Saturday, May 31, 2008
Avoiding large gatherings of people is sage advice especially when visiting a country in political transition. However that is quite impossible here in Nepal. First, Nepal is the size of Arkansas with a population of 28 million and by the feel of things I think they all live with us here in Kathmandu. Second, the people are gathering everywhere, everyday to celebrate the abolishment of the monarchy.
Last night, Carly, Molly and I walked to Thamel for dinner and came upon a very cool sight: about 100 people gathered around a 30x10 chalk painting of Nepal. It was outlined with hundreds of butter candles (Nepali votives) illuminating it in the dark. It was inscribed with "1128 - Freedom from the King." Two speakers addressed the crowd, a man from the NC and a woman Maoist leader. This gathering symbolized unity for the country and joy at the freedom to pursue peace and prosperity. Having speakers from the two different parties represented the future of all the people working together for Nepal. This was all translated to me by one of the local guys I was talking to. The feeling was more like that of a prayer vigil than that of a demonstration.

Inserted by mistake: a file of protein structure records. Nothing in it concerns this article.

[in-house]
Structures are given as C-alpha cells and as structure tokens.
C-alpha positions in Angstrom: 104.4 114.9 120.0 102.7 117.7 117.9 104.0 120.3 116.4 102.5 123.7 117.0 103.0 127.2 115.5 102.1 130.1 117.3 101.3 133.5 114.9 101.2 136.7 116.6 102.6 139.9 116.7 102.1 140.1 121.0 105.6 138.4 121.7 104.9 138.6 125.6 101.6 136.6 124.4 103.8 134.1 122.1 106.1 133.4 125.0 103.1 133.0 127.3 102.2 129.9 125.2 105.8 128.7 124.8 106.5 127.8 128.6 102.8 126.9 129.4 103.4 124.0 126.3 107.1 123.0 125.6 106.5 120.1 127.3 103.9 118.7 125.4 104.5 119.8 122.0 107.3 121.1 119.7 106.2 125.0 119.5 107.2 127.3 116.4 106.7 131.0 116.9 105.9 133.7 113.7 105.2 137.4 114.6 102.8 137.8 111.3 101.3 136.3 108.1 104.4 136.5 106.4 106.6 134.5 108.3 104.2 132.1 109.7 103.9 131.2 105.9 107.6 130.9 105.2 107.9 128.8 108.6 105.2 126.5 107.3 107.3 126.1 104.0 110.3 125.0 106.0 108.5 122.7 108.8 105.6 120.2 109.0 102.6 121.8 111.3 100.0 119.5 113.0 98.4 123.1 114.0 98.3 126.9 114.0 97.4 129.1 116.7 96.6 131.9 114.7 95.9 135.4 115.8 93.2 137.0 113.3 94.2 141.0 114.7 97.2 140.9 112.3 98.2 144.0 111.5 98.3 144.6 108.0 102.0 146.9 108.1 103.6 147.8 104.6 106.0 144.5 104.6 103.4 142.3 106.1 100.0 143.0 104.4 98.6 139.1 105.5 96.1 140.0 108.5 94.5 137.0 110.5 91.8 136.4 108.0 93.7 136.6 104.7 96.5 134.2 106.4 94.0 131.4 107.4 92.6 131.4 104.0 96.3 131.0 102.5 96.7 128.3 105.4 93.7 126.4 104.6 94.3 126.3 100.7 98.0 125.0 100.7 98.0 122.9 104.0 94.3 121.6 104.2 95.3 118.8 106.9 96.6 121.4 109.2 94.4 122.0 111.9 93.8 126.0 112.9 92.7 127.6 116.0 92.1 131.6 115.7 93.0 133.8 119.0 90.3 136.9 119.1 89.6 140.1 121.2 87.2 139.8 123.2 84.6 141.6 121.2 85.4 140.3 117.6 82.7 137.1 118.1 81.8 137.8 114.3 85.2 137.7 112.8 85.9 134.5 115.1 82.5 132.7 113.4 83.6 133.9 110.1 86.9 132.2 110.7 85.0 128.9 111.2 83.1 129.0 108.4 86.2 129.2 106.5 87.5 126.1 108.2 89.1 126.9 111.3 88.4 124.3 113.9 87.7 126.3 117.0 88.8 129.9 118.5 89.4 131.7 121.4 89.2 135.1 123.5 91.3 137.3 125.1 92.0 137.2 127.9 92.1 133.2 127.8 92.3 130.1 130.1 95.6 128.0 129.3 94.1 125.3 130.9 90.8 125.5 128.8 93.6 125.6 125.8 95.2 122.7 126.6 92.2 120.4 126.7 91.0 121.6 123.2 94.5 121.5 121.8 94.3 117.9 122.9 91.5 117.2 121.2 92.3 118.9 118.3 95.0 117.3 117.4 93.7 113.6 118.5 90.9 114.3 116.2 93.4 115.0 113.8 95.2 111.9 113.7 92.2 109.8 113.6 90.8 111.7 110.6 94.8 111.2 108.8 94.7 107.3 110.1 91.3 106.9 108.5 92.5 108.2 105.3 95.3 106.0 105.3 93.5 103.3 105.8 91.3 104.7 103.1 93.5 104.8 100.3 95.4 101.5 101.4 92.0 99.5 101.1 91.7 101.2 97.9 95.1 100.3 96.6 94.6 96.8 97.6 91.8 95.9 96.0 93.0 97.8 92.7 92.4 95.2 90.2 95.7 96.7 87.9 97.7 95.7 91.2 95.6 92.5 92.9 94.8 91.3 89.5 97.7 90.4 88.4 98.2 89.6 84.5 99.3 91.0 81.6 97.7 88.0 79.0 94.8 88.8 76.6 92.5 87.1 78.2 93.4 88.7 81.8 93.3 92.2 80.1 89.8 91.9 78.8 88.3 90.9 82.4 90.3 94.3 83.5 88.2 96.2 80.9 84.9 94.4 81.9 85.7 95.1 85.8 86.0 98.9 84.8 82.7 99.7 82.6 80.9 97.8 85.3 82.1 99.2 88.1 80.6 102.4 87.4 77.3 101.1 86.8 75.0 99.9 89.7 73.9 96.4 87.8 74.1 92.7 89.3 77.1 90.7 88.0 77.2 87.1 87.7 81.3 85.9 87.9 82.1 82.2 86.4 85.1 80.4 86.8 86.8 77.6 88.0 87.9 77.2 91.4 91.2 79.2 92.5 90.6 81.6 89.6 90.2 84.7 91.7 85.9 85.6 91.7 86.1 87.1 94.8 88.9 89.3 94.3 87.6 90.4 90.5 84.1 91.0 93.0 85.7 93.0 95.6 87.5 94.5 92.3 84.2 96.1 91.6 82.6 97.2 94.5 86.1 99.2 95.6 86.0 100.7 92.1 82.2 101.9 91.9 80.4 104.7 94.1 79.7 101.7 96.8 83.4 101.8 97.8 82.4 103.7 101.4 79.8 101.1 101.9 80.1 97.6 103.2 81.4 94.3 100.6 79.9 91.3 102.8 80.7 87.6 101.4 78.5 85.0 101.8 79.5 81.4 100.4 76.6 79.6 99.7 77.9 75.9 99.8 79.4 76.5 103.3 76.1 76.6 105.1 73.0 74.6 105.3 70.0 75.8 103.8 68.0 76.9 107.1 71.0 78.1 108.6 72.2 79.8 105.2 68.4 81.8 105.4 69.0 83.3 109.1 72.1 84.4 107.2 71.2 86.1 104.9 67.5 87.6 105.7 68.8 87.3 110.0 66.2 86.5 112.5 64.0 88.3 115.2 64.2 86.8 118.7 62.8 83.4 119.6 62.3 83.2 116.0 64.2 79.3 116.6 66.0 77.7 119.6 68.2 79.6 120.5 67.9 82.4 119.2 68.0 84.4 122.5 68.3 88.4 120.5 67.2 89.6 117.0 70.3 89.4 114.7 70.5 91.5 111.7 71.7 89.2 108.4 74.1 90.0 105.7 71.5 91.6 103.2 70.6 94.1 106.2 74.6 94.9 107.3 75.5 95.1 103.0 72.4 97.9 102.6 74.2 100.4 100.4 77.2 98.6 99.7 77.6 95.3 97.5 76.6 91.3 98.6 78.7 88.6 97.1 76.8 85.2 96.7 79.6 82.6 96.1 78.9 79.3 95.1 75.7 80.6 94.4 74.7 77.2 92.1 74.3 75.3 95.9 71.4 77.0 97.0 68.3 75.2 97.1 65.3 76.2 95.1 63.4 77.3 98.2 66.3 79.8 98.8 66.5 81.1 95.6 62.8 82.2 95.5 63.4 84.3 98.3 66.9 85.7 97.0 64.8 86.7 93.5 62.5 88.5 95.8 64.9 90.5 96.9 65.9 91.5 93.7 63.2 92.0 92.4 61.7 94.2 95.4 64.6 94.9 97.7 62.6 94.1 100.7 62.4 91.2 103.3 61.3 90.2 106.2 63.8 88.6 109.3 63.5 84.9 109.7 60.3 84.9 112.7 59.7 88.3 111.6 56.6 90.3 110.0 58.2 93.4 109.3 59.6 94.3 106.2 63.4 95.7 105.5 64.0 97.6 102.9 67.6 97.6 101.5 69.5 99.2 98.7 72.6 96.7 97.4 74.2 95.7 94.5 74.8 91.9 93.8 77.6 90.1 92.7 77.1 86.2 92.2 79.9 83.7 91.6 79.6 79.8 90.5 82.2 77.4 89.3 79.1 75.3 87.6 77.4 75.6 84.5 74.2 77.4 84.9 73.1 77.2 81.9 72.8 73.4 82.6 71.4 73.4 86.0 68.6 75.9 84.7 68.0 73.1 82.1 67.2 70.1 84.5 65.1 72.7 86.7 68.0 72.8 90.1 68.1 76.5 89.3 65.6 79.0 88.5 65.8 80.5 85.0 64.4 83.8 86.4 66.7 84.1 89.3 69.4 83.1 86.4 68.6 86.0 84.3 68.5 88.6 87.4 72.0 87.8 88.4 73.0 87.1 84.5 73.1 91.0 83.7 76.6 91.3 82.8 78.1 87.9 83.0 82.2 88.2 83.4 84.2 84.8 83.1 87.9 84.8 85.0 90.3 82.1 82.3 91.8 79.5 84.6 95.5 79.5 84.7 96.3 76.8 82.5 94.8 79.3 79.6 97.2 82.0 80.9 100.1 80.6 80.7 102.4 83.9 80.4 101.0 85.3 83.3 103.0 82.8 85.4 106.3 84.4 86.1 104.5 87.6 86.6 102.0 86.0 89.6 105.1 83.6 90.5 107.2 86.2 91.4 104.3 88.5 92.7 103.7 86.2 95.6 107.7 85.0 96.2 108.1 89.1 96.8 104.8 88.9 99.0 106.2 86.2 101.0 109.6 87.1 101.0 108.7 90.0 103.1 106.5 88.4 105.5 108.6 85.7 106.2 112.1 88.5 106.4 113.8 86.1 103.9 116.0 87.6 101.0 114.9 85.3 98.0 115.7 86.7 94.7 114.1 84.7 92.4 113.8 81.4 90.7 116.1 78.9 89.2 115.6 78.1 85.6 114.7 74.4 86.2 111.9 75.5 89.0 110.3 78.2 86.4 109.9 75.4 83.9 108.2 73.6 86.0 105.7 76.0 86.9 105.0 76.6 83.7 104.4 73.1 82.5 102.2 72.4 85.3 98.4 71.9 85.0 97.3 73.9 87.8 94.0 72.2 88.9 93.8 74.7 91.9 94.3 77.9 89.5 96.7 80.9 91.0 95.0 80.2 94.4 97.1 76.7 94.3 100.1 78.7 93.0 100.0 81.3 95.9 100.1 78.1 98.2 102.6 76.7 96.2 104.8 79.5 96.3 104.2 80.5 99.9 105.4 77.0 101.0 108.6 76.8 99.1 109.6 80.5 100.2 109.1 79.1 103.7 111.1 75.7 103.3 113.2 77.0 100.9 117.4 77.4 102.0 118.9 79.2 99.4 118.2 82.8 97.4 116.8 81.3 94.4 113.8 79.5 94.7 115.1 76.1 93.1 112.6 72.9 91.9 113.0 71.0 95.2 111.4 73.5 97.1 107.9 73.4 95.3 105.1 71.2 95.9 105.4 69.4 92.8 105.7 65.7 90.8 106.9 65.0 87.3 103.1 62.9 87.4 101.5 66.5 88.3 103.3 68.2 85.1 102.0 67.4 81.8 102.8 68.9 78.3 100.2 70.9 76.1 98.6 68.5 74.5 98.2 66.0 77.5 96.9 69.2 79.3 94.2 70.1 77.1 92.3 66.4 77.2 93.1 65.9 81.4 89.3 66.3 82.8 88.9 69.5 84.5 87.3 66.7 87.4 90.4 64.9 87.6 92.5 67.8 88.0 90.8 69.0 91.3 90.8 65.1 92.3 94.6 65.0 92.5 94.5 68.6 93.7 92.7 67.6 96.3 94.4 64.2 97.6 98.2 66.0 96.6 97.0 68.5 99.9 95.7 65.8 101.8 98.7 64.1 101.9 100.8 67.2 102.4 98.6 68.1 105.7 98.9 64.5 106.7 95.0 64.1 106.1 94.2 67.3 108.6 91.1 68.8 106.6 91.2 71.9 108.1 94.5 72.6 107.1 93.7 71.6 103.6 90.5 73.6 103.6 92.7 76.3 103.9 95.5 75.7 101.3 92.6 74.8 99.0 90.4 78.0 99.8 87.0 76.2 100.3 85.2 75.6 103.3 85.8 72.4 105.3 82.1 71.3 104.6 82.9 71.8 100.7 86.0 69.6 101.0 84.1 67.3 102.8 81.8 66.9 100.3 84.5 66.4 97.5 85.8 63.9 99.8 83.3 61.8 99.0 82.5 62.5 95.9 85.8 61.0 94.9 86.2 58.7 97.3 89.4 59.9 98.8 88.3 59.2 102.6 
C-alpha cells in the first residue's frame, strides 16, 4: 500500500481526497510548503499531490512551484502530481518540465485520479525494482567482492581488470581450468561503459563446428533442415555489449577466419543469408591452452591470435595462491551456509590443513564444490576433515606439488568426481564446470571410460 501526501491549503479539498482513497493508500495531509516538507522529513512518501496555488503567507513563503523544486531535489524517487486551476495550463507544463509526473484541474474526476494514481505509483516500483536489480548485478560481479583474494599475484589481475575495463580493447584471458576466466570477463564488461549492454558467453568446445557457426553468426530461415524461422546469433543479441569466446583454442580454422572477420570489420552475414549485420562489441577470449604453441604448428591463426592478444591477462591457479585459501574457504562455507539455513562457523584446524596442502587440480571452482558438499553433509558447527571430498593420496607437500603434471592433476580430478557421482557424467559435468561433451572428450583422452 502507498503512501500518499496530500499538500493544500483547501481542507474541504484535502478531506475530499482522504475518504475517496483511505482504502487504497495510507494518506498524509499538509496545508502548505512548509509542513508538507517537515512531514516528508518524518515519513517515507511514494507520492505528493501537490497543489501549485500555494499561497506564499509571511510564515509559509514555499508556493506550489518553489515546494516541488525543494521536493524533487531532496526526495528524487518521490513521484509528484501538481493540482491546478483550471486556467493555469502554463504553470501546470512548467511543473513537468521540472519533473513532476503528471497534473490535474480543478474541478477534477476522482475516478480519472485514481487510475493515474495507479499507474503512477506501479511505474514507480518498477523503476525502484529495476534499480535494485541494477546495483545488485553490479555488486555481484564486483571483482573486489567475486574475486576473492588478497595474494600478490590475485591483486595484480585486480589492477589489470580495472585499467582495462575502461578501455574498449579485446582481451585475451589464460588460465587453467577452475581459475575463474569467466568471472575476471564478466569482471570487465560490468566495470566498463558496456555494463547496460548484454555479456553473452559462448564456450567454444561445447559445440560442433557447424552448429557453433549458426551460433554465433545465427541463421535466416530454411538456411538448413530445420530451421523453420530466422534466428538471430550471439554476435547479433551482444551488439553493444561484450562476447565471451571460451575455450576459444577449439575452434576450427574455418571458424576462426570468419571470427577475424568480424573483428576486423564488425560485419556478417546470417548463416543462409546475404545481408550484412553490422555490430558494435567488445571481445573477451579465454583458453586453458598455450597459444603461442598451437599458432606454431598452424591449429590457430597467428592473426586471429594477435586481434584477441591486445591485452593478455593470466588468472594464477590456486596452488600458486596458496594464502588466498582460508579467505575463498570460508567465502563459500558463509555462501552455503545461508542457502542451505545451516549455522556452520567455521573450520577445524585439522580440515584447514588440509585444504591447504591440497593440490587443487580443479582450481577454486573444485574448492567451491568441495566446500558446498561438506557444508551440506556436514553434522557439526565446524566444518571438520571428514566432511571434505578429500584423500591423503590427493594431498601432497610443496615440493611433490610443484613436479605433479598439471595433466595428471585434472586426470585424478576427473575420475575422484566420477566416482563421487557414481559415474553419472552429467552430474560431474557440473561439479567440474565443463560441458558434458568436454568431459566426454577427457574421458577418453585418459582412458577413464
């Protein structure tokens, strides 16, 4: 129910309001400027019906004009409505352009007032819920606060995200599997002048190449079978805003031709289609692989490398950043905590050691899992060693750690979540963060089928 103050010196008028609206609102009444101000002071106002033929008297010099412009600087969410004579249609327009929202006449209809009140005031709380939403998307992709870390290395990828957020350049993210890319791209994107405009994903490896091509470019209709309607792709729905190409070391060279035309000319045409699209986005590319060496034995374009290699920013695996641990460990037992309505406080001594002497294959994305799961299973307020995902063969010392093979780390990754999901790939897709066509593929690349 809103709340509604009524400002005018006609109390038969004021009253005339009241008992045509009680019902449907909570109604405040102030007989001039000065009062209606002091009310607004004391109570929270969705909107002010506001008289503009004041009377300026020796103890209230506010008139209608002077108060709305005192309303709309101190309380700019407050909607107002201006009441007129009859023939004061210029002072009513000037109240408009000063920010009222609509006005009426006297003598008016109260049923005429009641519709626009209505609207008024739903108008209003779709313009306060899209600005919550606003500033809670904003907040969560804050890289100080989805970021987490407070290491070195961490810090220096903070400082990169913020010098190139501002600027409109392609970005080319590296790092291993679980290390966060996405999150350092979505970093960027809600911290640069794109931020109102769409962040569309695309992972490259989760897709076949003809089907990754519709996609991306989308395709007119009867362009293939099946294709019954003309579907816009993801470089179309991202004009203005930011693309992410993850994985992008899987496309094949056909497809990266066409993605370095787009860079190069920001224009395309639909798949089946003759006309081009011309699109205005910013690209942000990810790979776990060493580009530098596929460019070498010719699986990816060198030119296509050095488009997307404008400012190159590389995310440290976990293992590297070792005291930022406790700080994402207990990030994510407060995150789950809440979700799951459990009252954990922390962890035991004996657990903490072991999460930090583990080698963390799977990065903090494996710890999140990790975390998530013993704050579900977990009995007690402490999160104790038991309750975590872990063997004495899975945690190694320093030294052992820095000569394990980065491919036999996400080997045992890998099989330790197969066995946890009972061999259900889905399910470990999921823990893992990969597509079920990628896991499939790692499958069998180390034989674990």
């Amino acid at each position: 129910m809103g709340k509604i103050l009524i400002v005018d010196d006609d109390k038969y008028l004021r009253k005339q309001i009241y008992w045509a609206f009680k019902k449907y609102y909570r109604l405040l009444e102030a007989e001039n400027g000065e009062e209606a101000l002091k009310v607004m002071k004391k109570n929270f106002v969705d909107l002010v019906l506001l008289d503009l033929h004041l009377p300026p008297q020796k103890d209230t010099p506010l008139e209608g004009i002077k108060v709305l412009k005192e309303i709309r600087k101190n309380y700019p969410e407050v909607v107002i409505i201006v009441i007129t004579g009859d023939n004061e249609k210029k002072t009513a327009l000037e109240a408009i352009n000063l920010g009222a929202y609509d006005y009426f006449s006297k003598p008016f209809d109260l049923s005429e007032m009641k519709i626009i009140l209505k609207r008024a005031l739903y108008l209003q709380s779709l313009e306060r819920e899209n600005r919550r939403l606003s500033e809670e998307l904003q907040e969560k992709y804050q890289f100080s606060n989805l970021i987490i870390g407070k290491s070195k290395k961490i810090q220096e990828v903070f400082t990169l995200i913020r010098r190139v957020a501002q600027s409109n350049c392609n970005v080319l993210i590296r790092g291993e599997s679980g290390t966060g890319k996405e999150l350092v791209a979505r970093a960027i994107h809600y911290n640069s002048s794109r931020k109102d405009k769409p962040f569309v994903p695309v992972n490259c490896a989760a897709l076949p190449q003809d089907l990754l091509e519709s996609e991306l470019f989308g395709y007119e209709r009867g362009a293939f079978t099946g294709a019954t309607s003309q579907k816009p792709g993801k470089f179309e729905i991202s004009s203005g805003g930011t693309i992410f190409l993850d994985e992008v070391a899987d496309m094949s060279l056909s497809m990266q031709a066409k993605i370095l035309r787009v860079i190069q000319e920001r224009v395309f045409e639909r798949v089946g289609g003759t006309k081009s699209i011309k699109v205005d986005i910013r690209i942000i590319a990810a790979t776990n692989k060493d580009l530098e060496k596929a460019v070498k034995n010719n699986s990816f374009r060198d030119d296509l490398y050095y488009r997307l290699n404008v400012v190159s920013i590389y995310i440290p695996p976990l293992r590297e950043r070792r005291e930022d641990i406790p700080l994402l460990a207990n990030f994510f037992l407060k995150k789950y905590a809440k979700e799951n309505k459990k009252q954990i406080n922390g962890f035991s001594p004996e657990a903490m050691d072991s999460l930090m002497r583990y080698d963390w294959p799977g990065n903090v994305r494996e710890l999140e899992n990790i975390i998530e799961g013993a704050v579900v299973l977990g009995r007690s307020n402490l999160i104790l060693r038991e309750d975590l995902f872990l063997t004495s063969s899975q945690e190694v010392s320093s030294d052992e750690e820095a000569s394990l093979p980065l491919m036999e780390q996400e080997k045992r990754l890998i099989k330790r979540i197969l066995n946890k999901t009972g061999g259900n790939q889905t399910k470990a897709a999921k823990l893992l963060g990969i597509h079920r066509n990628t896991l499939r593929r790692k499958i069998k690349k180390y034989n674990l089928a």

The night before Molly and I encountered a large wave of people leaving a gathering in Durbur Square and felt like the salmon swimming upstream. We were not quite as successful as fast as the salmon though. That night we also walked by several other groups creating their chalk art.
Please remember that the people of Nepal are peaceful and we feel very welcomed and safe everywhere we go. If anything, they seem happy to have us here with them during this time and are happy to share their joy. Whether pro-monarchy, pro-reformist or pro-Communist, most of the people are anxious for change and prosperity in this beautiful land.
So, as far as avoiding crowds goes, the only way the three of us can do that is to stay locked up in our guest house. And if you know anything about Carly, Molly and I you will laugh with me for you know that it is quite impossible.